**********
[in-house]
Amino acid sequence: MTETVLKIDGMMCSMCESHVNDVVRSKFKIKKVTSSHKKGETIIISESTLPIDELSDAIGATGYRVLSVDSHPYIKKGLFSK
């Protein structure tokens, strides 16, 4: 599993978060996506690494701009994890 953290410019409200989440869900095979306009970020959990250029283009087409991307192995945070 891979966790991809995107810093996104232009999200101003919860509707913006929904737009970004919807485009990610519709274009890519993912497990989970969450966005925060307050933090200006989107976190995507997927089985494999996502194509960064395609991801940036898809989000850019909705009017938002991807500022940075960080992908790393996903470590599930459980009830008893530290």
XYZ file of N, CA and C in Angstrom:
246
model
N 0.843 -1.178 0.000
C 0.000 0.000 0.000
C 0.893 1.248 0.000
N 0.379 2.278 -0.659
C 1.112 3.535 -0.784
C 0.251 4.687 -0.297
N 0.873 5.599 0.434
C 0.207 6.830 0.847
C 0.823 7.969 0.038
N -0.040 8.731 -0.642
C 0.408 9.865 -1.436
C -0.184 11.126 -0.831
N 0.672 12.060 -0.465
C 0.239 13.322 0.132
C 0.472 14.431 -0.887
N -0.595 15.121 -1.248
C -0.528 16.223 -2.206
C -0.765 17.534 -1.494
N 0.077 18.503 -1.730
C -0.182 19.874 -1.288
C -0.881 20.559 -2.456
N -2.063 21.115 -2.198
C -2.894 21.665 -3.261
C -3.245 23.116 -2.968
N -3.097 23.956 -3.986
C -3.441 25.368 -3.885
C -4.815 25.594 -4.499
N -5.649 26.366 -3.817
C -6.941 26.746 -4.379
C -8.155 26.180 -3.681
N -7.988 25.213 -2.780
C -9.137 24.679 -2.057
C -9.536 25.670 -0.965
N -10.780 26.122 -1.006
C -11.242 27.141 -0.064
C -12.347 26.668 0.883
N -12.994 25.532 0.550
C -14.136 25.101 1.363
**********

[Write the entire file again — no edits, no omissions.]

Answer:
[in-house]
Amino acid sequence: MTETVLKIDGMMCSMCESHVNDVVRSKFKIKKVTSSHKKGETIIISESTLPIDELSDAIGATGYRVLSVDSHPYIKKGLFSK
């Protein structure tokens, strides 16, 4: 599993978060996506690494701009994890 953290410019409200989440869900095979306009970020959990250029283009087409991307192995945070 891979966790991809995107810093996104232009999200101003919860509707913006929904737009970004919807485009990610519709274009890519993912497990989970969450966005925060307050933090200006989107976190995507997927089985494999996502194509960064395609991801940036898809989000850019909705009017938002991807500022940075960080992908790393996903470590599930459980009830008893530290």
XYZ file of N, CA and C in Angstrom:
246
model
N 0.843 -1.178 0.000
C 0.000 0.000 0.000
C 0.893 1.248 0.000
N 0.379 2.278 -0.659
C 1.112 3.535 -0.784
C 0.251 4.687 -0.297
N 0.873 5.599 0.434
C 0.207 6.830 0.847
C 0.823 7.969 0.038
N -0.040 8.731 -0.642
C 0.408 9.865 -1.436
C -0.184 11.126 -0.831
N 0.672 12.060 -0.465
C 0.239 13.322 0.132
C 0.472 14.431 -0.887
N -0.595 15.121 -1.248
C -0.528 16.223 -2.206
C -0.765 17.534 -1.494
N 0.077 18.503 -1.730
C -0.182 19.874 -1.288
C -0.881 20.559 -2.456
N -2.063 21.115 -2.198
C -2.894 21.665 -3.261
C -3.245 23.116 -2.968
N -3.097 23.956 -3.986
C -3.441 25.368 -3.885
C -4.815 25.594 -4.499
N -5.649 26.366 -3.817
C -6.941 26.746 -4.379
C -8.155 26.180 -3.681
N -7.988 25.213 -2.780
C -9.137 24.679 -2.057
C -9.536 25.670 -0.965
N -10.780 26.122 -1.006
C -11.242 27.141 -0.064
C -12.347 26.668 0.883
N -12.994 25.532 0.550
C -14.136 25.101 1.363